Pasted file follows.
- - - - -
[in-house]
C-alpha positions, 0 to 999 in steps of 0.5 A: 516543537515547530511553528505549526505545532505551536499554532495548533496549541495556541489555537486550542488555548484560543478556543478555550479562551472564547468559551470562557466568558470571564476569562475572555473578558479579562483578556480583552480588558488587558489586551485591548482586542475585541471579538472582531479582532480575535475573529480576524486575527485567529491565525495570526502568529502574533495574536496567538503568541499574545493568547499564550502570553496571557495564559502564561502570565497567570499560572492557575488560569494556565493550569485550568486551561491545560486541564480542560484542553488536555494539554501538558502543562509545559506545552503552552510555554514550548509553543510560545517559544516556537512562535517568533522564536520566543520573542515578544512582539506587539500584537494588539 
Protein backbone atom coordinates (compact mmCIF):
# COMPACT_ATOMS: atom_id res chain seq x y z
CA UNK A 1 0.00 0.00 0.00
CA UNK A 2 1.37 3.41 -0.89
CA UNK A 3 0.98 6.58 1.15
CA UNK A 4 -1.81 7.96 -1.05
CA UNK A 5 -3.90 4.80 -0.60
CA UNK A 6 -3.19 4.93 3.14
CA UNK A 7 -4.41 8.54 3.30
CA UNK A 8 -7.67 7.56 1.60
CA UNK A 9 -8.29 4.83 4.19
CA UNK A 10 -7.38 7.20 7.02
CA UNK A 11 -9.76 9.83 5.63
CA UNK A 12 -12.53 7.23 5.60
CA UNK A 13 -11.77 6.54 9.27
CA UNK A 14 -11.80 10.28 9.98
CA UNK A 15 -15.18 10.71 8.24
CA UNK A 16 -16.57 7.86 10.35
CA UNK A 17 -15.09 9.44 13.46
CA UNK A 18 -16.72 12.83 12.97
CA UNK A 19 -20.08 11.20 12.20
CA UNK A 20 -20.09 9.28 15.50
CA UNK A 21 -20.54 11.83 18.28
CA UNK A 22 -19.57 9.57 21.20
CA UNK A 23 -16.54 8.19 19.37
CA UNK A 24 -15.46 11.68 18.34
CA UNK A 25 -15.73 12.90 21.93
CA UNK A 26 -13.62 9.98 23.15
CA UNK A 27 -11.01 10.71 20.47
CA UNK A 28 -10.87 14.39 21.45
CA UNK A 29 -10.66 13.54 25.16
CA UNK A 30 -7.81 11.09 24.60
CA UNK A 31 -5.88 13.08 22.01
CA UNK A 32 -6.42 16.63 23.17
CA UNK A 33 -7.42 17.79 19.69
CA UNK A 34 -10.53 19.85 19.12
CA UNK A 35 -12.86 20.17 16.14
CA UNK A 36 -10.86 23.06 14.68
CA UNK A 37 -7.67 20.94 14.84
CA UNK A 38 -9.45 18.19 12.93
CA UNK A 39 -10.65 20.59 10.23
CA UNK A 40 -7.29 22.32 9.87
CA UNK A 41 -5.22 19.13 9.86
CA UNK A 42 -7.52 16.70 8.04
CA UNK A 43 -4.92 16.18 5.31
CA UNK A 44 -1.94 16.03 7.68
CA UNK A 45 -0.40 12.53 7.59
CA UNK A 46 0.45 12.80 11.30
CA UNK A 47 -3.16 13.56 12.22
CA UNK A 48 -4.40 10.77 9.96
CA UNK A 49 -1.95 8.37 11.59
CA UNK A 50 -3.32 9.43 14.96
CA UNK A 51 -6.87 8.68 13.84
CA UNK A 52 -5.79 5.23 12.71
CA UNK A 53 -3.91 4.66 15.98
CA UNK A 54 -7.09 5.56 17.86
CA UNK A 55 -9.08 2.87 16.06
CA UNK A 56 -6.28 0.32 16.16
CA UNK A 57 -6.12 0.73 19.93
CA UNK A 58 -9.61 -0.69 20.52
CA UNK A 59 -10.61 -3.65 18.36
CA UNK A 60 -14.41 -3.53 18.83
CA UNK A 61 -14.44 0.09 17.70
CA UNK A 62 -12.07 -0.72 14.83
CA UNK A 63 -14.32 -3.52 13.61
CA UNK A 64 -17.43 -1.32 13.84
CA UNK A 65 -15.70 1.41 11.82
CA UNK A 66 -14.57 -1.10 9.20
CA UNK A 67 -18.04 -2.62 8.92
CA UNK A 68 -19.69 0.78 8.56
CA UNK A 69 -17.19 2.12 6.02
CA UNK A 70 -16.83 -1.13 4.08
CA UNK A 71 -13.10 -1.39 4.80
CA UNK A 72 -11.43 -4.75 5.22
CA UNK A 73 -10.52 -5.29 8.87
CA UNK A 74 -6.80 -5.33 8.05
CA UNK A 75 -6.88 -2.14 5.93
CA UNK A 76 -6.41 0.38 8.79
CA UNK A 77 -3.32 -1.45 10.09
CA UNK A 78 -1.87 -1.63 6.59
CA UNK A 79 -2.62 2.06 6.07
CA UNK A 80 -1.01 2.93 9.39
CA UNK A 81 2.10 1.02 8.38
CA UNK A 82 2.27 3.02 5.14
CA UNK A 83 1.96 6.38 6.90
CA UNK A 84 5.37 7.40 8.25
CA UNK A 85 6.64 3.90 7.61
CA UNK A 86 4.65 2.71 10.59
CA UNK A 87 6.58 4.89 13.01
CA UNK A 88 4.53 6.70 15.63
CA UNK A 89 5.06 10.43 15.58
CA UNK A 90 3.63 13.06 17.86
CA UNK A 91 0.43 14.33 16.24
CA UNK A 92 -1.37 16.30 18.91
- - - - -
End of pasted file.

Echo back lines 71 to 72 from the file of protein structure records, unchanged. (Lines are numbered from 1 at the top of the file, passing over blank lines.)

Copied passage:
CA UNK A 67 -18.04 -2.62 8.92
CA UNK A 68 -19.69 0.78 8.56